When I was 16 I joined the West Glamorgan Youth Theatre which is a fantastic facility for young people in Swansea. I wanted to pursue drama and performance in some way or another but I didn't have the confidence to go to a drama school and think, 'I'm going to be an actor'. I went on to do a degree in Drama and English and eventually got a job doing theatre in education and before I knew it really, I was doing it professionally.
Things changed dramatically when I came here to Theatr Clwyd. Terry Hands [artistic director from 1997 to 2015] had just taken over and was putting together a company of largely Welsh actors for his first season and asked me to be one of them. I'd worked quite happily throughout my twenties in theatre in education but things in my career changed from then on I would say. The opportunities that I was afforded here at Clwyd, what I learnt from Terry and other directors, the doors that then opened did change things for me.
Working on Harry Potter was incredible, like nothing else. The money that was spent on it in this country, they threw every resource at that series of films and quite rightly, they knew it was a cash cow, they were going to make it all back and more. So you were treated like royalty and that was nice. And a wonderful group of people as well, the director was just so creative and intelligent and inclusive and the regulars on it, the three heroes [Harry, Ron and Hermione] were wonderfully welcoming.
I think other people's perception of me changed after Gavin and Stacey. Ruth [Jones, writer of Gavin and Stacey] was a contemporary of mine at the National Youth Theatre of Wales so it was great, nearly 25 years later to get a phone call suggesting that I be in this new thing that she's written. We knew very little about it at first and then it became this huge phenomenon so it was crazy to be attached to that and to be recognised. Thankfully, the whole thing is loved so much that people are very friendly.
Stephen Merchant is very funny but – by his own admission I'm sure – he's not a stage actor. He'd never done a stage play before and that was very challenging in truth. He was very raw, inexperienced and I'm not going to say that he was out of his depth but there were times when he would probably have felt like that. I think it was quite a shocking experience for him. But it was fun, he's a lovely man and I got on very well with him. And it was great to be in such a high profile two-hander with Stephen in the smack bang middle of the West End with my face on the poster and my name in lights. My mum was thrilled!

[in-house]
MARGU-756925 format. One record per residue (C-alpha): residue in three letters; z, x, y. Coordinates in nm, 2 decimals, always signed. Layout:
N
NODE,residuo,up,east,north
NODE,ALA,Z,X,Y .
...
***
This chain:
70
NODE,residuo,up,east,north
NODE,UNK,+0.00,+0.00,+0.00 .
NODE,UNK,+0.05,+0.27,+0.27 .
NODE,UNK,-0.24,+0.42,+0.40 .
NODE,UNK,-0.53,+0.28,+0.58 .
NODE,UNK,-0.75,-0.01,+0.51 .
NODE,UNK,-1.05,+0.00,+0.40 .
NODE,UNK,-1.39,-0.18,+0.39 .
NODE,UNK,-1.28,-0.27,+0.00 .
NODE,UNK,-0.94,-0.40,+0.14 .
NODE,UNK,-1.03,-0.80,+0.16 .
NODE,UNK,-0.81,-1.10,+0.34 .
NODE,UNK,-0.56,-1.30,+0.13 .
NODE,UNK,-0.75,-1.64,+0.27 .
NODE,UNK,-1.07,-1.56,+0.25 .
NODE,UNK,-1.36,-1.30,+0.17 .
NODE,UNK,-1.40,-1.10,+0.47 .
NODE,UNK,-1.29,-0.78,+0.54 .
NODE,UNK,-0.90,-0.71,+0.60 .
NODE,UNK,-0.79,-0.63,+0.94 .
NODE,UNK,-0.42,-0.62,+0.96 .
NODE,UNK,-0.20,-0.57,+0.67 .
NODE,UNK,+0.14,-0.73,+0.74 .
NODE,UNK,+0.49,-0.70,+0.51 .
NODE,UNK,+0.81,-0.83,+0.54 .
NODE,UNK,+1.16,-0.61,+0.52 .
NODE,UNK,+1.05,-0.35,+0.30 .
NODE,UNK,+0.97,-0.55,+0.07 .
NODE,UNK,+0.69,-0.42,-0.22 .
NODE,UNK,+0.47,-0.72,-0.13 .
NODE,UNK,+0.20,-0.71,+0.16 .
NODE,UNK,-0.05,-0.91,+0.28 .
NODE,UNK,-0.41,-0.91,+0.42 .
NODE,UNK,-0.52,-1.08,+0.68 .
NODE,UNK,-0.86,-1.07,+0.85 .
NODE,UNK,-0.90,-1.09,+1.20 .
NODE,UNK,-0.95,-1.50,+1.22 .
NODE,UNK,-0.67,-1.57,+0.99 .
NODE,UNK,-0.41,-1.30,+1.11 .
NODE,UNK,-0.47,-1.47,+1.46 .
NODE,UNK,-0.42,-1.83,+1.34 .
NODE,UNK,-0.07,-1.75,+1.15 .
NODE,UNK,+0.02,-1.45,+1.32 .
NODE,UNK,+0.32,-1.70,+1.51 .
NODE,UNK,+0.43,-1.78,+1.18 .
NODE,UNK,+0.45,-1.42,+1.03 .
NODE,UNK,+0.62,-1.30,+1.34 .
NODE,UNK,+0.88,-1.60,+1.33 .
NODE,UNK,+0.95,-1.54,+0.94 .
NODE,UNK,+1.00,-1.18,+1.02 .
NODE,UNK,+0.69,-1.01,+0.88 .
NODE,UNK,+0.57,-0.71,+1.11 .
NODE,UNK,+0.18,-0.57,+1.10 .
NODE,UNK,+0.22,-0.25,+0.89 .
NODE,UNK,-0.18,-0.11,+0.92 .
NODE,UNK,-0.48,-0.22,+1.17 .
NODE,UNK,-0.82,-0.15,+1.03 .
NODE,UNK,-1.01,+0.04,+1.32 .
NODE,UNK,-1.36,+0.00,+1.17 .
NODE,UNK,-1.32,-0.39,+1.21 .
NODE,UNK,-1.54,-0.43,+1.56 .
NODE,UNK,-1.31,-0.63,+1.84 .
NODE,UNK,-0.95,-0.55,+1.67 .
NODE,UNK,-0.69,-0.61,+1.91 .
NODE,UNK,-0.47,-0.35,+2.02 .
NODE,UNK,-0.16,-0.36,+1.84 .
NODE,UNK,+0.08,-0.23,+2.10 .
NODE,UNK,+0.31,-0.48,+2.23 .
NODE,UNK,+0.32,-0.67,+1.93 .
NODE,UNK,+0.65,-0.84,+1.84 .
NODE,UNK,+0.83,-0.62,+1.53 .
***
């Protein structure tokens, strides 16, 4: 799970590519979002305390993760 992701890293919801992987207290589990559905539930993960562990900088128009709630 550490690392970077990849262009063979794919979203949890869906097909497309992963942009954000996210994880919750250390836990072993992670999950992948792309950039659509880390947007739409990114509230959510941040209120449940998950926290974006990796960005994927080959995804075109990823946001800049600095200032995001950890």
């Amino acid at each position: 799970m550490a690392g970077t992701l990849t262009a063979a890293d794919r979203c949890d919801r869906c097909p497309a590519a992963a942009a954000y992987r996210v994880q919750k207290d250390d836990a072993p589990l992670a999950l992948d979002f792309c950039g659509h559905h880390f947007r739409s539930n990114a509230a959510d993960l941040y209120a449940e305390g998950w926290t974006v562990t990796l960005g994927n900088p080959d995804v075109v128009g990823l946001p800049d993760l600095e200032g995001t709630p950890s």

Cyrano de Bergerac came about as an idea about eight years ago by myself and Phil Breen [the director]. We'd worked together several times and it was an idea I'd had because I love the story and I loved the Gérard Depardieu film and then the Steve Martin film based on it. I'd seen two productions of it, neither of which I'd particularly enjoyed but I just thought it had such potential. We're using the wonderful Anthony Burgess translation and we are working with Twm Morys, one of Wales' finest poets who's added in elements of Welsh language so it has a real Welsh flavour to it.
What we wanted to show within the play is how naturally the two languages here in Wales exist side by side. We felt it was important to use the elements of language to explore what expression means and how to express oneself in one's own language. It's been important to have a Welsh feel to this company, Clwyd is the biggest producing house of theatre in Wales so it has that feel of representing Wales and we wanted to continue with that.
Cyrano De Bergerac runs at Theatr Clwyd until 7 May.